Bottled water brings a taste of Iceland to America
In an age of born-on and
sell-by dates, it’s unusual to think of old as good. But Iceland
Spring bottled water is glacier-sourced water that fell to the earth
hundreds of years ago, and its marketers say that makes it some of the
purest water on the market, free from the pollutants of the modern world.
The water features a low mineral content and the company says it contains
some of the lowest recorded levels of undesirable chemicals.
Bottled near Reykjavik, Iceland, Iceland Spring has
been available in the United States for more than three years, and has been
imported by Pure Distribution U.S. LLC, Orangeburg, N.Y., for the past two
years. The company says the brand has become the fourth-largest imported
brand in the natural foods and gourmet retail segment, where it does the
majority of its business.
“We are improving this distribution on a weekly,
if not daily basis, and hope to make it into the top three before the end
of next year,” says Eric Skae, managing director at Pure
Distribution. “We are also targeting the northern East Coast, in
particular New York to Washington, and are now available in many upmarket
supermarkets including D’Agostinos, Gristedes, Giant and Food
Emporium, to name just a few.”
In Iceland, the water is bottled by a joint venture
between Catco, which is a subsidiary of Egils Skallagrimsson, and U.S.
company P.U.R.E. Holdings. Egils is both a soft drink and beer company
— the second-largest in Iceland and the oldest, having being founded
in the late 1800s. Egils bottles Pepsi-Cola and Tuborg beer as well as a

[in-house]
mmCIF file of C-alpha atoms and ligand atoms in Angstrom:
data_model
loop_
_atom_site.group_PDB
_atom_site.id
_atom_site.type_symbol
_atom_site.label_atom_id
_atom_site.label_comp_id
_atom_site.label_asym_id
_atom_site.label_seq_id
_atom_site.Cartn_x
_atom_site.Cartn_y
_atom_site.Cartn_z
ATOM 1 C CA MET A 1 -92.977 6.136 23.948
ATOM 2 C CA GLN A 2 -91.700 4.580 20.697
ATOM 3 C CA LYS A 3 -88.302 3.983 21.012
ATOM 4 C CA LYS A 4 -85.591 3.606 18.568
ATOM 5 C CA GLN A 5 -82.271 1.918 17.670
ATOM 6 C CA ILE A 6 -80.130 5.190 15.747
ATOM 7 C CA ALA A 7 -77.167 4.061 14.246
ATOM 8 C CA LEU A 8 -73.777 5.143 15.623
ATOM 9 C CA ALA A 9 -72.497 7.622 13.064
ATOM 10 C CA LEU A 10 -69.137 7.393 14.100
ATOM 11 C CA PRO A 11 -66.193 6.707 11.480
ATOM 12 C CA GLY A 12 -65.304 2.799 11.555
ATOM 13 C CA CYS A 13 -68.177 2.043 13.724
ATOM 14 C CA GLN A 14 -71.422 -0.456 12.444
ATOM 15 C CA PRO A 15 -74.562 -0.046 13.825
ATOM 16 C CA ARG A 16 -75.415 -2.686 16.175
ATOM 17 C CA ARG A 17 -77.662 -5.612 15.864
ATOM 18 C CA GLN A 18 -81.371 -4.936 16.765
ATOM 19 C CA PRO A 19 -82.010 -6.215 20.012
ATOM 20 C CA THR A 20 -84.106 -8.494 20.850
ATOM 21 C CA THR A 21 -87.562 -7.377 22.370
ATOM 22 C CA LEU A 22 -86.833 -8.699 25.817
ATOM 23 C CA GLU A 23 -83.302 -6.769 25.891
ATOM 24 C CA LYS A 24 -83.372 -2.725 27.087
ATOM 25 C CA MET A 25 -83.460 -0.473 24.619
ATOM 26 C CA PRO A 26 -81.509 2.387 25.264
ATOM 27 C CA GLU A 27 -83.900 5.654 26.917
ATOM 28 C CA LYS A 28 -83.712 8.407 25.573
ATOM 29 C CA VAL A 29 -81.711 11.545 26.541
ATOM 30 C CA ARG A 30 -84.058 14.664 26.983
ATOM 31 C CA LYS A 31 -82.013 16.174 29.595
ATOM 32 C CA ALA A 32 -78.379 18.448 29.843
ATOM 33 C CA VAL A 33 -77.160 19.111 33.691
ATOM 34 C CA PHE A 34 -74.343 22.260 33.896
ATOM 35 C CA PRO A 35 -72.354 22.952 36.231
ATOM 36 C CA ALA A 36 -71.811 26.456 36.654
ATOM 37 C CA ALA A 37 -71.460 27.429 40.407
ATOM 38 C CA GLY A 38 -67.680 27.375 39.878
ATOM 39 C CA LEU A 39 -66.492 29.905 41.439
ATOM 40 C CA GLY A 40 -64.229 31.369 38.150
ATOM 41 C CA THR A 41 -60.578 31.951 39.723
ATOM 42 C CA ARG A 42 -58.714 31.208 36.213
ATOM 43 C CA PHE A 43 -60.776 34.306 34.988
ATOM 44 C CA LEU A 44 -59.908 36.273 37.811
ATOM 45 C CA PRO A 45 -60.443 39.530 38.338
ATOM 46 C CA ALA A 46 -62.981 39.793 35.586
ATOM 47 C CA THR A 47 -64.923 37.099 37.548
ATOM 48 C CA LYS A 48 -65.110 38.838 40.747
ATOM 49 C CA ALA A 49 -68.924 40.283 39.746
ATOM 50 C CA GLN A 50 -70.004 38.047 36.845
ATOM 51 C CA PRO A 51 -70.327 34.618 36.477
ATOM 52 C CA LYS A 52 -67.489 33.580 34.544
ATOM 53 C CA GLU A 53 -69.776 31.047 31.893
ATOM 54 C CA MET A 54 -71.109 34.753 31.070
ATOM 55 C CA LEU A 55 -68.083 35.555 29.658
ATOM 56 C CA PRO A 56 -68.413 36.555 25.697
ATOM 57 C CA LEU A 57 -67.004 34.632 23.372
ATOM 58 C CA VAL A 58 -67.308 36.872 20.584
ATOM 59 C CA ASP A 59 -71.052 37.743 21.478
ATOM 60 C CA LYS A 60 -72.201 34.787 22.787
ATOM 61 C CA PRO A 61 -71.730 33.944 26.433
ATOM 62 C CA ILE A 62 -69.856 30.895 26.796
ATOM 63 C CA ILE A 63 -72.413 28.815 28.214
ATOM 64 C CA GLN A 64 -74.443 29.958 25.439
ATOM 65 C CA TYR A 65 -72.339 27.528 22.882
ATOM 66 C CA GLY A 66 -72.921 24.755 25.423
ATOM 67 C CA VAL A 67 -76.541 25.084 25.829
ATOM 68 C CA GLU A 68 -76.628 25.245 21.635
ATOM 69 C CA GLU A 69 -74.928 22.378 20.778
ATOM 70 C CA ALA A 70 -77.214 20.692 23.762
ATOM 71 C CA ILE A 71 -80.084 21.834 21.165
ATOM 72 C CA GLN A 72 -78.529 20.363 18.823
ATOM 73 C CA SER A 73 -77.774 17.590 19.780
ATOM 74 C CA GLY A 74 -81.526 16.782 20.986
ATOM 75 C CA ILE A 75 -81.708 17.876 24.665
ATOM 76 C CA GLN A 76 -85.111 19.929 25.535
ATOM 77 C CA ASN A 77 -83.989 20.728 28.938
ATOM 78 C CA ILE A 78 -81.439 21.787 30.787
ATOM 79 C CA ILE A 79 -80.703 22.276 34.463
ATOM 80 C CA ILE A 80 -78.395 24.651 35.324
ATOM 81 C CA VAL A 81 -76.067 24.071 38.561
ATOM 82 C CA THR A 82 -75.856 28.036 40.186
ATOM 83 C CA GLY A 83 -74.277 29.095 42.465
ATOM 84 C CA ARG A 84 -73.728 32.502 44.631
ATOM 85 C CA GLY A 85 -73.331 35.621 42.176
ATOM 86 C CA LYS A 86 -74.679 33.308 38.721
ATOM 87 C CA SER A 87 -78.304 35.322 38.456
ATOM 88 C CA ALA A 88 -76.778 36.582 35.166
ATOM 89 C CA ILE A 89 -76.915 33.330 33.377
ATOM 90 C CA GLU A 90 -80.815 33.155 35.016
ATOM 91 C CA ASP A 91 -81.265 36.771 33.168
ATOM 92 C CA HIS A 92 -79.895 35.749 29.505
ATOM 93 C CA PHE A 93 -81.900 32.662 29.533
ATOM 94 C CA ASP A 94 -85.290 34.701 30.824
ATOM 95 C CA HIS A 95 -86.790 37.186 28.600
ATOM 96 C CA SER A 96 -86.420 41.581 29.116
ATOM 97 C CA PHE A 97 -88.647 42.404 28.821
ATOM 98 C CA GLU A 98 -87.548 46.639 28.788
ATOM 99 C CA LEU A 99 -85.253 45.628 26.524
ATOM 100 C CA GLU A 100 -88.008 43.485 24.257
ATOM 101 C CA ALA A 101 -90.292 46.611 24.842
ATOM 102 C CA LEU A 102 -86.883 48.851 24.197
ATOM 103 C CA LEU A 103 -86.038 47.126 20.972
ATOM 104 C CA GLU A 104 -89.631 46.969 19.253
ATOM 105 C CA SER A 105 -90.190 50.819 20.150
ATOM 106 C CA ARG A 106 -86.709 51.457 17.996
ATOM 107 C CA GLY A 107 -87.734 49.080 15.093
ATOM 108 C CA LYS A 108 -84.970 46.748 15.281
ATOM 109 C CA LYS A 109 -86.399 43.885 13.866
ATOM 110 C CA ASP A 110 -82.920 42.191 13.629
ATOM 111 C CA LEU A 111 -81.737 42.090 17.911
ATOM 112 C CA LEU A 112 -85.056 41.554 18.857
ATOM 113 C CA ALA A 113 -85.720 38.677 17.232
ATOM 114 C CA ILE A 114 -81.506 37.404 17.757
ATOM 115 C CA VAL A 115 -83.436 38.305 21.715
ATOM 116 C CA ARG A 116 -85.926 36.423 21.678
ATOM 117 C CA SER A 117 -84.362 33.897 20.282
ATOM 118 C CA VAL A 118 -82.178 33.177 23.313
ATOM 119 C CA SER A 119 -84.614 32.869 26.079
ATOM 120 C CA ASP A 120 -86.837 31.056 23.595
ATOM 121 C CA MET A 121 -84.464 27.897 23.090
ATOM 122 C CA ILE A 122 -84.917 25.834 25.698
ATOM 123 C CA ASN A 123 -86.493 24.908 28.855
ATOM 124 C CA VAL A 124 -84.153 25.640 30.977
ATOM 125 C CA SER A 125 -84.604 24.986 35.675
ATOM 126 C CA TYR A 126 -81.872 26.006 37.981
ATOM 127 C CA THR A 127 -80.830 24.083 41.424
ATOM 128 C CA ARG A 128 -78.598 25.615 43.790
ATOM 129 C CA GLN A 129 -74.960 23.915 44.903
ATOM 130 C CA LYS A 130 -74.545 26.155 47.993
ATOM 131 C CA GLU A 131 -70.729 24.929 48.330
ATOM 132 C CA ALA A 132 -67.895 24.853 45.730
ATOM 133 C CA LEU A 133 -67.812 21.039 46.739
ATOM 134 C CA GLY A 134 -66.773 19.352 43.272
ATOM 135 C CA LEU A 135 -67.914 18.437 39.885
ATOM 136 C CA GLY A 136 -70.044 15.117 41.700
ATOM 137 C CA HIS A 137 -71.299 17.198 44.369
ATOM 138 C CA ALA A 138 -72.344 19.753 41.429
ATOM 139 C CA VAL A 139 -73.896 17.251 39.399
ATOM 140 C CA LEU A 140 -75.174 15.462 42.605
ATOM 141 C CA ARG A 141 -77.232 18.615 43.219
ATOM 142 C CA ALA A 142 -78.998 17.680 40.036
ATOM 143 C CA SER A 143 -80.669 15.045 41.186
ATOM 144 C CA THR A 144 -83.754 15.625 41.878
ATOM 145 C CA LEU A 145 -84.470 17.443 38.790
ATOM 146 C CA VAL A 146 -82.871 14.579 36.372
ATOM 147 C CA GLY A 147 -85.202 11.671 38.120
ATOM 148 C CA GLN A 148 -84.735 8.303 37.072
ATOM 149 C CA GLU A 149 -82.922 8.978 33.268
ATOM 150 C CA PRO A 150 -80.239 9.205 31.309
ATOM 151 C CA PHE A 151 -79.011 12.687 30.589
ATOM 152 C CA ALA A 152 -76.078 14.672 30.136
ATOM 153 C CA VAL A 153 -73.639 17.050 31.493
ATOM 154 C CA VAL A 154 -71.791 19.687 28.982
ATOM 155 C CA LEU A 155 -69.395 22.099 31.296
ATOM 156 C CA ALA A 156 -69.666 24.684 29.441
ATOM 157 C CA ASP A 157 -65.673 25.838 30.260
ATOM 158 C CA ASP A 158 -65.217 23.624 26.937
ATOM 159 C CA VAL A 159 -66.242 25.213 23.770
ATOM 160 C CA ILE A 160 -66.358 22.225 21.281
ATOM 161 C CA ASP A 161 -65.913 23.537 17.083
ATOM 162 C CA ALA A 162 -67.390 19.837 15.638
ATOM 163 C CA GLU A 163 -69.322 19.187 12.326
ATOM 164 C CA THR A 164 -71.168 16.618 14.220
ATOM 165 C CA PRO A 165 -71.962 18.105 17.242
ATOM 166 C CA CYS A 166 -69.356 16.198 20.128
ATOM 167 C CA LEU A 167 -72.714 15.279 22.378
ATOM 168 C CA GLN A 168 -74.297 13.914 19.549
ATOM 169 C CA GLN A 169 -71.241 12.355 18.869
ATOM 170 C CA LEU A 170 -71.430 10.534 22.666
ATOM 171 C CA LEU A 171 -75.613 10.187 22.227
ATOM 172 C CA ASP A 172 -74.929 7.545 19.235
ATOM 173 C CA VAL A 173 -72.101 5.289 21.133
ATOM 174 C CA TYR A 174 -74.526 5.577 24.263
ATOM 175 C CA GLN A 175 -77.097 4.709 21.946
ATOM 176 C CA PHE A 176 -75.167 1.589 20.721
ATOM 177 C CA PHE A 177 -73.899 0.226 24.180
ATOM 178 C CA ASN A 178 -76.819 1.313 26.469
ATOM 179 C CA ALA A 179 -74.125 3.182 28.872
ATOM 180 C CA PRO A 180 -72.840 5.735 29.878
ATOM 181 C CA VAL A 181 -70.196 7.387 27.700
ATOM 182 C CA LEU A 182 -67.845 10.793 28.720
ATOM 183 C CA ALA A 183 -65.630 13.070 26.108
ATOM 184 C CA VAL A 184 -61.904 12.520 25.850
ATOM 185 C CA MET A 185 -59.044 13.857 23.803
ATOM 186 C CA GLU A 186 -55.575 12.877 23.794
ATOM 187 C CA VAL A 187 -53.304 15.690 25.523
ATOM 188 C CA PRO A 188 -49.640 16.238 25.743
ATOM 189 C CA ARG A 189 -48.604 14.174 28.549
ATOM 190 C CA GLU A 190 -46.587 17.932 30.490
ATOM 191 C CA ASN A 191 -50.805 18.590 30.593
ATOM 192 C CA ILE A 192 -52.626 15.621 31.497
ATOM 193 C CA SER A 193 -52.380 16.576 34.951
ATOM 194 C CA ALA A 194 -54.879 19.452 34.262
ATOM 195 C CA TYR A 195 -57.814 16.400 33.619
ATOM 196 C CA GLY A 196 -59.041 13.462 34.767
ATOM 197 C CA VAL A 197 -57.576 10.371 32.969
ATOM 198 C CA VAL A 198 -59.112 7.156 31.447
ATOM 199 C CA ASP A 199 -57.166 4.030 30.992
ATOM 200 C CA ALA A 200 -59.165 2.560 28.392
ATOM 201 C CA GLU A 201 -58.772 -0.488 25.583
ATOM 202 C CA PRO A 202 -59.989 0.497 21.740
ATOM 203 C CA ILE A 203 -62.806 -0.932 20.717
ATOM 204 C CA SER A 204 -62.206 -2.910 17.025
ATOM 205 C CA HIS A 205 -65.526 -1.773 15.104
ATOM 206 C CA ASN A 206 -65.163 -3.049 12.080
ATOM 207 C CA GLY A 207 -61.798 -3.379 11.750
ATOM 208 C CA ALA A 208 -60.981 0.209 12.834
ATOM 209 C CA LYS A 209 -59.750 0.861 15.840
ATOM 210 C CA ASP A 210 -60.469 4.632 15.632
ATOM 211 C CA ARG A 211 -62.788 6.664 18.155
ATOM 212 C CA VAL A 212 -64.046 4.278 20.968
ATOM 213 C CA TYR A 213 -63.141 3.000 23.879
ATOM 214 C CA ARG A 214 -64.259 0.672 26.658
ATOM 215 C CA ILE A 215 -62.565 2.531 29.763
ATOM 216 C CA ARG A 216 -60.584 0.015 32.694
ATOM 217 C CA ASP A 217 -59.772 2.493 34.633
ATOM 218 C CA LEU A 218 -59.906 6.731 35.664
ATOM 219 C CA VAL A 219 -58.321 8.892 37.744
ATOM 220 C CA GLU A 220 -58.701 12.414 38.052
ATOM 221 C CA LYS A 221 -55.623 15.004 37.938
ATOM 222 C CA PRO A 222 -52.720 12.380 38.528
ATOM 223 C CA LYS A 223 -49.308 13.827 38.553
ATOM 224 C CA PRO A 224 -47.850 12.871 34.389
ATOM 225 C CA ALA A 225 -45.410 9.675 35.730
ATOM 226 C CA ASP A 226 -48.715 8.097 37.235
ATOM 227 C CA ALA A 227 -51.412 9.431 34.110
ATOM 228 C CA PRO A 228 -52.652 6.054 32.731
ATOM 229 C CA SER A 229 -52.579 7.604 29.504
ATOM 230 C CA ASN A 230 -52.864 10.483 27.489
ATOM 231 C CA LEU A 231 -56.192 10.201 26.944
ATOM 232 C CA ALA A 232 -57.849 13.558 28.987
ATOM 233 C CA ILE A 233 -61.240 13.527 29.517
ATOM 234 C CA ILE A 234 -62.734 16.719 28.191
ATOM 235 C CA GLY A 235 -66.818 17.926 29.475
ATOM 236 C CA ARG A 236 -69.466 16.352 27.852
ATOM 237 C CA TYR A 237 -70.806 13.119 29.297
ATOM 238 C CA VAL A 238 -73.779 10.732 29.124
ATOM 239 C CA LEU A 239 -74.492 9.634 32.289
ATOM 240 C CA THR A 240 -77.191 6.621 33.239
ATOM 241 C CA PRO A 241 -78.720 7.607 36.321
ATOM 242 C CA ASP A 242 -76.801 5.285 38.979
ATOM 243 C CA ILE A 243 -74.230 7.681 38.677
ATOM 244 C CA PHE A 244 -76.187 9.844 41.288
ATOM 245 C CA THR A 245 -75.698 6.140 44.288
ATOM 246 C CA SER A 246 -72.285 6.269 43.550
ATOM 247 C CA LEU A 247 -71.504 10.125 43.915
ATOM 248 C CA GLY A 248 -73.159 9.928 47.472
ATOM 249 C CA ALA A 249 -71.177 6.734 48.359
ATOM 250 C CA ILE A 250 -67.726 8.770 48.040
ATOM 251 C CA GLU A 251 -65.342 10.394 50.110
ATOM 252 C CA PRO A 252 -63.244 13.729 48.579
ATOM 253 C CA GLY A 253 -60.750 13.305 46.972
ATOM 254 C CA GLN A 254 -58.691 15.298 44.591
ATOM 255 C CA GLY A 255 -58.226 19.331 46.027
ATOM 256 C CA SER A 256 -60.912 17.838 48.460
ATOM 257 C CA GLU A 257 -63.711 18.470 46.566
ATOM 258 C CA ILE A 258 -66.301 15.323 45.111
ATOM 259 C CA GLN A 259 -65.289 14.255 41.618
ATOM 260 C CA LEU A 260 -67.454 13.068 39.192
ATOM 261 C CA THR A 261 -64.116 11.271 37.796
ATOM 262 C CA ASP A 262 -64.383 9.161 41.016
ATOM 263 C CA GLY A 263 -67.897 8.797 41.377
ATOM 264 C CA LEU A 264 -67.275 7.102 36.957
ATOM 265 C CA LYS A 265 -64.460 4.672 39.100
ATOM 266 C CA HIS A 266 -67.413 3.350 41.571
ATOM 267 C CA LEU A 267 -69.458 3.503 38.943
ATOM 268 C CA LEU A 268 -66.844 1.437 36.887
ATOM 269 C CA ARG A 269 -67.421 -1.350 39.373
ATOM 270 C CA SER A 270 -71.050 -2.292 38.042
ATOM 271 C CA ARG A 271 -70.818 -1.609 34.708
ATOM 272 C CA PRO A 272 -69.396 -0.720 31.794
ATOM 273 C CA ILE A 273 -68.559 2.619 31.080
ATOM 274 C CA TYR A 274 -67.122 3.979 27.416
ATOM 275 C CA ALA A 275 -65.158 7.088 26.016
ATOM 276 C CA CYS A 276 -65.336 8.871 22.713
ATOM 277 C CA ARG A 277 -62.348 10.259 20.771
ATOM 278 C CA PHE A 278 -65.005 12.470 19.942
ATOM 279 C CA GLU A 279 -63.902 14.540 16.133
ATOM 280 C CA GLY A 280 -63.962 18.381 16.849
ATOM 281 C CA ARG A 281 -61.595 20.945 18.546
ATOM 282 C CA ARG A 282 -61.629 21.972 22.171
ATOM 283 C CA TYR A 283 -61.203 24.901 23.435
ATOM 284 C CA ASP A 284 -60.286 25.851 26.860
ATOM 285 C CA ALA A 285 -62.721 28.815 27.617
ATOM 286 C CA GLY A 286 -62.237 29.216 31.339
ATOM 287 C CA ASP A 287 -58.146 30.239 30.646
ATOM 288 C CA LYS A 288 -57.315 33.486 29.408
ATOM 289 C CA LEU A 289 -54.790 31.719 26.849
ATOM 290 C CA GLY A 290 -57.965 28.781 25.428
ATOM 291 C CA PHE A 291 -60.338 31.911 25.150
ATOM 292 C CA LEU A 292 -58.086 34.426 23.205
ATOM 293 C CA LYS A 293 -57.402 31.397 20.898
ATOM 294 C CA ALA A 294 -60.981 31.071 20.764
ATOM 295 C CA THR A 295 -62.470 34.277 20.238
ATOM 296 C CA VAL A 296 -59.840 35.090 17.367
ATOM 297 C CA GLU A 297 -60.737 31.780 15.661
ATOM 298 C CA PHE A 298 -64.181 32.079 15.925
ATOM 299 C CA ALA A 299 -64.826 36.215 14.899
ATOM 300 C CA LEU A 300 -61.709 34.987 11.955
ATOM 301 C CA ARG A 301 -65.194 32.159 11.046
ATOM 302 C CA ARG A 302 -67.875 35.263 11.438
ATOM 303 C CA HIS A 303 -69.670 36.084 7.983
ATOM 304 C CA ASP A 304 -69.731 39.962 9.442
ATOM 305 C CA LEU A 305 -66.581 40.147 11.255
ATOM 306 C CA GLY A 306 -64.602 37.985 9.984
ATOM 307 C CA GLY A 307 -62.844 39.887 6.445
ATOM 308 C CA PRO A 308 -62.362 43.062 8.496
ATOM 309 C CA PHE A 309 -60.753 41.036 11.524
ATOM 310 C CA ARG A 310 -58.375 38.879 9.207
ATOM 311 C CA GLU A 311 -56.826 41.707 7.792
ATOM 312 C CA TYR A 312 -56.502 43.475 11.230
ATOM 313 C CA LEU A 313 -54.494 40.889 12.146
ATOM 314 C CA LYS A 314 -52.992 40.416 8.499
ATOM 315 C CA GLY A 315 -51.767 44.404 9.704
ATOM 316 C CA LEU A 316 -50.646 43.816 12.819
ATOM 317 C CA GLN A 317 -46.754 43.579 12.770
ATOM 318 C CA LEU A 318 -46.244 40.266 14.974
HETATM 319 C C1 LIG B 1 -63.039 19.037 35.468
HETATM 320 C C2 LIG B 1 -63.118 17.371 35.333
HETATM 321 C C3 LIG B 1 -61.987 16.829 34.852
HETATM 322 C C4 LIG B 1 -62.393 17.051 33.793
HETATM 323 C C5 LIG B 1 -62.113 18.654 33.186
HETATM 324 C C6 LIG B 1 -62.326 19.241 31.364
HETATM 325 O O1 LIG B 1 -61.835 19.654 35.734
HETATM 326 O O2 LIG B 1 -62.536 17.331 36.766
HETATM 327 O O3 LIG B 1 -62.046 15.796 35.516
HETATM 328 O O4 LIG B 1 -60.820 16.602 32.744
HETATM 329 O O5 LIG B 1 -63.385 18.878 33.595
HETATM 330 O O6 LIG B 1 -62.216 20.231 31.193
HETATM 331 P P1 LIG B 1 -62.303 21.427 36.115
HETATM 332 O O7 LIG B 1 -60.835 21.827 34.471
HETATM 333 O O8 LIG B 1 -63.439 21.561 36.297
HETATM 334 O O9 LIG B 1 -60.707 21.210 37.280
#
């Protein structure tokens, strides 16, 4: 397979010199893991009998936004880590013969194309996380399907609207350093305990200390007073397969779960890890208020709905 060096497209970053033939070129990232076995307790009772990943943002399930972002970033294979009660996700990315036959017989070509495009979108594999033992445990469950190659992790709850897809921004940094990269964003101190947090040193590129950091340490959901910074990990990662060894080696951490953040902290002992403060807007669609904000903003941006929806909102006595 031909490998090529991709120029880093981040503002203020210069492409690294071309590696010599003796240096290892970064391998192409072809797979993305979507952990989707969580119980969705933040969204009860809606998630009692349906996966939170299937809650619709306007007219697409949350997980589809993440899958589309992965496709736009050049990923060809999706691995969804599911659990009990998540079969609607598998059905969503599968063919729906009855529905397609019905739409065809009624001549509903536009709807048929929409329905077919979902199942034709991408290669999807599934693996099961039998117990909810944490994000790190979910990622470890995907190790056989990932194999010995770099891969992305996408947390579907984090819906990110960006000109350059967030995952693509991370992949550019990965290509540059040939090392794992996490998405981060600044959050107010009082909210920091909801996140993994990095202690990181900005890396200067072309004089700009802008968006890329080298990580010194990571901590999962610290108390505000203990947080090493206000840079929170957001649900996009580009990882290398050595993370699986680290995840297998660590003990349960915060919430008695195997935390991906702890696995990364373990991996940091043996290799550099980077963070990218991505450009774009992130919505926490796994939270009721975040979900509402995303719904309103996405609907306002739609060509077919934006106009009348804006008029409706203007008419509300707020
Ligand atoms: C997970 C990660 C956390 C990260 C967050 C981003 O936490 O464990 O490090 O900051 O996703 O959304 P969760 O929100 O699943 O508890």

variety of local Icelandic soft drinks.
Iceland Spring’s source is located in the center
of a 156-acre nature reserve called Heidmörk, near Reykjavik. With
security in mind, a 1.5-million-square-meter fenced-off security zone was
created within the reserve to prevent unauthorized access to the water
source. The company says its source is believed to be the largest fresh
water reservoir in Europe.
“Iceland Spring originates in the lava mountains
of Iceland high above Heidmörk as pristine rain or snow which fell
hundreds of years ago,” says David Lomnitz, director of Iceland
Spring. “Filtered through inert layers of lava rock (the
world’s best natural filtration system), the already pure water
trickles deep into the ground over decades, picking up a minimal amount of
soluble minerals, before emerging naturally from our spring.”
The company has rights to four 2,000-meter boreholes
located on the reserve, giving it access to water that flows at a rate of
1,500 liters per second. The water is carried through a private
stainless-steel pipeline to a dedicated bottling line at the Egils
facility. Iceland Spring’s use of the water represents about 10
percent of the spring’s capacity, which is shared with the city of
Current production at the Egils plant, which has been
certified by the International Bottled Water Association, is about 1
million cases per year, with a total capacity of 5 million cases. After
passing through a series of filters — 1, 0.5 and 0.22 microns,
respectively — the water flows directly into the filling line, with
no further processing. It is filled into 0.33-, 0.5-, 1- and 1.5-liter
bottles for distribution in a number of markets, including the United
States, Japan, Denmark, Kuwait, Thailand, the Netherlands and the United
Beverage Industry’s November issue highlights the 100-year advocacy of the American Beverage Association and what’s next for CEO Katherine Lugar and a new plastics initiative, Every Bottle Back. This issue includes a special report on craft beer, an Up Close With feature on PRESS hard cider and what is sparking innovation in natural colors. Read more about how protein is powering up beverages and how warehouses are using WMS and WCS systems to streamline operations. As usual, the latest trends in new products, packaging and ingredients are highlighted.
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